By Jess Price
As the wild flowers of summer begin to fade there is still one bright and colourful creature lurking in the undergrowth which may catch your eye: the female wasp spider with her distinctive bold yellow and black stripy legs and abdomen. These impressive arachnids can grow up to 17mm, but despite their size and colour they are not dangerous. In fact, their bright colours act to deter predators.
It is only the females that are wasp coloured, the males are much smaller at only 4-5 mm and are pale brown. Unfortunately mating is a dangerous game for these would-be Romeos, as the females have a tendency to eat them after mating. To improve their chances of avoiding an untimely end, the males wait at the edge of the female’s web until she has moulted into her adult form, and then take advantage of her jaws being soft at this time to rush in and try their luck.
Female wasp spiders can be seen in Sussex hanging in their large orb-shaped web in grassland from April to October. They also use the grasses as a nursery, where they attach their silk egg-sacs. The web is usually built low to the ground in areas of long grass so they can trap their favourite prey - grasshoppers and crickets. The web always has a thick white zigzag shaped stripe running down the middle called a stabilimentum. Scientists are still unsure of the purpose of the stabilimentum. Some suggest that it makes the web more stable, whilst others think it may help to attract insects or possibly deter birds from flying through large webs.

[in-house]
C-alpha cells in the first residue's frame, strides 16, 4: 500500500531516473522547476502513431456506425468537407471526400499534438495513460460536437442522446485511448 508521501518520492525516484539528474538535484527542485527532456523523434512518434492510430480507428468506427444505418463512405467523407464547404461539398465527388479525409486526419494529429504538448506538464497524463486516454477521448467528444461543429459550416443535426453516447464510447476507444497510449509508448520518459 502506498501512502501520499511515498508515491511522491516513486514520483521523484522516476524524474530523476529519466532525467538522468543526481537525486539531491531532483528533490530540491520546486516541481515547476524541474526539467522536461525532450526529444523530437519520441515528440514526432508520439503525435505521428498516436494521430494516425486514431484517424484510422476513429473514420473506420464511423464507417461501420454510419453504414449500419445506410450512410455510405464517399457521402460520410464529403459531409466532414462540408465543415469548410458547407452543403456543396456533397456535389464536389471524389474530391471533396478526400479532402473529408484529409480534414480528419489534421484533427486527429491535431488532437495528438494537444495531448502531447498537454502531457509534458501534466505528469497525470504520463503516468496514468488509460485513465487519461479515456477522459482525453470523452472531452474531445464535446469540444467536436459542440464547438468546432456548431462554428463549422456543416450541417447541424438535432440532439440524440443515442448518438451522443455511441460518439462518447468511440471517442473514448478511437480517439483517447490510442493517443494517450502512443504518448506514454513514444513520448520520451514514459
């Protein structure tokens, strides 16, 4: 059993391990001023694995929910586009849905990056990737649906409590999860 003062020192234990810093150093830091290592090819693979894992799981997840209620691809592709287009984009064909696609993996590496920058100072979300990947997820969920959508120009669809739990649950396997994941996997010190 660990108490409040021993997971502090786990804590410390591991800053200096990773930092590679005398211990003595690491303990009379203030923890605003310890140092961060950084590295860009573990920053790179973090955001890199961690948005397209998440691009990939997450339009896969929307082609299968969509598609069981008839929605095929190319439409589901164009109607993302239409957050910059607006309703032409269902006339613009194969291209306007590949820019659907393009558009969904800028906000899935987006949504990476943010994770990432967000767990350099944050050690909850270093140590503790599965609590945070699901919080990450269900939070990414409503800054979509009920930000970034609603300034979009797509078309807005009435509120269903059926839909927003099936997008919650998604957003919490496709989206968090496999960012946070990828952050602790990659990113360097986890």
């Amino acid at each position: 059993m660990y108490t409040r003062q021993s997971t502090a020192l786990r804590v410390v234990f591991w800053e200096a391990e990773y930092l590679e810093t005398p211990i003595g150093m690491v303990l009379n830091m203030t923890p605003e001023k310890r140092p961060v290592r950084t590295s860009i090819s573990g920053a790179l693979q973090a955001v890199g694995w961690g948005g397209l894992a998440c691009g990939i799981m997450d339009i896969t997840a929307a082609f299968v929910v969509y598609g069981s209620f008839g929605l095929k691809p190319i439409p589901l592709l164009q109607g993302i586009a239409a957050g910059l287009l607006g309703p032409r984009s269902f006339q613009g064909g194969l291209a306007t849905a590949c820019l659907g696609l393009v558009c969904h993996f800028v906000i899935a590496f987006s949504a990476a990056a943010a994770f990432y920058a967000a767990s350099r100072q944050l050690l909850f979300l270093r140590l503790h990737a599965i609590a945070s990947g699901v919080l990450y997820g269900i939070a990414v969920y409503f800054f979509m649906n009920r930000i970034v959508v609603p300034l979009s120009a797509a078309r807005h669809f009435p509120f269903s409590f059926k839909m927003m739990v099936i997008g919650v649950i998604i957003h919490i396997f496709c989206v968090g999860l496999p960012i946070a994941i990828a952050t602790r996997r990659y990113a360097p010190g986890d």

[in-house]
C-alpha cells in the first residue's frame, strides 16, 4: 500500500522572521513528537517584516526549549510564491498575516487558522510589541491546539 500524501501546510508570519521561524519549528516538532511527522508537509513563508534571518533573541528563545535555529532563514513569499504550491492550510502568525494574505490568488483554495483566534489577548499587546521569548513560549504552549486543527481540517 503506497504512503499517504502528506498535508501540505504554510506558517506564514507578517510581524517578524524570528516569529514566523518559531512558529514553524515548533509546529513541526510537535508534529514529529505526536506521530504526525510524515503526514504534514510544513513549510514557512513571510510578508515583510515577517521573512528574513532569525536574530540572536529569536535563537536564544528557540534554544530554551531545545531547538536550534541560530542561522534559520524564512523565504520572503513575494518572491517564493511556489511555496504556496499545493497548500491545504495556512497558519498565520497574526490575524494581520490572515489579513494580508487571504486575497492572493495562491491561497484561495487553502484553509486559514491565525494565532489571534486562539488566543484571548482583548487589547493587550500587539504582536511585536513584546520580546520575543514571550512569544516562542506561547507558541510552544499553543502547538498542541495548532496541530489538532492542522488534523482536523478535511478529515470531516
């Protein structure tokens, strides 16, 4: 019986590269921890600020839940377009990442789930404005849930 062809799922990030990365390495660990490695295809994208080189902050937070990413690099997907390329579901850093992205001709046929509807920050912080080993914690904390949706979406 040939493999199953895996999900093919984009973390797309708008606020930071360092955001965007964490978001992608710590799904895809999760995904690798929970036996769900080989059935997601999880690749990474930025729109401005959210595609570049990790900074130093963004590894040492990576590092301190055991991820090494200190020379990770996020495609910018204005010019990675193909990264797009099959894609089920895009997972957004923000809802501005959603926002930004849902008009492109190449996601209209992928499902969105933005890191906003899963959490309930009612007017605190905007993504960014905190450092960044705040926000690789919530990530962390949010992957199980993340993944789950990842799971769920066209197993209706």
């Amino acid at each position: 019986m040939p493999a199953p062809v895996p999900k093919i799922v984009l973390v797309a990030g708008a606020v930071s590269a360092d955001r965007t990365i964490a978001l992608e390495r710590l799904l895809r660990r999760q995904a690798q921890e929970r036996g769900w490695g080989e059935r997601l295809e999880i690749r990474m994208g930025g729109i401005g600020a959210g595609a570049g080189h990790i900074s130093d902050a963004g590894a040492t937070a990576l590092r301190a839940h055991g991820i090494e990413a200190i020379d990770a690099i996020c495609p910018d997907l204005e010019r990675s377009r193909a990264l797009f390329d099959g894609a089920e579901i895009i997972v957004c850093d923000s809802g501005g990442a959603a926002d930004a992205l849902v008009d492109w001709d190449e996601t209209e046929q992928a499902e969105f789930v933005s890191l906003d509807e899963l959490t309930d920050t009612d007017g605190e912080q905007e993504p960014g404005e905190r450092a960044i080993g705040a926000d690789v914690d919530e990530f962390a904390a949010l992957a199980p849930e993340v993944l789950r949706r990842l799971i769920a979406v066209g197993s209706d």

Although they are now common across the south of England, wasp spiders are actually native to Mediterranean areas. This species was first recorded in the UK in the 1920s although it is possible that the spider was here before then. It has since spread quickly in the south and is now thought to be moving north due to our warming climate. Please do let us know if you see a wasp spider when you are out and about in Sussex: www.sussexwildlifetrust.org.uk/record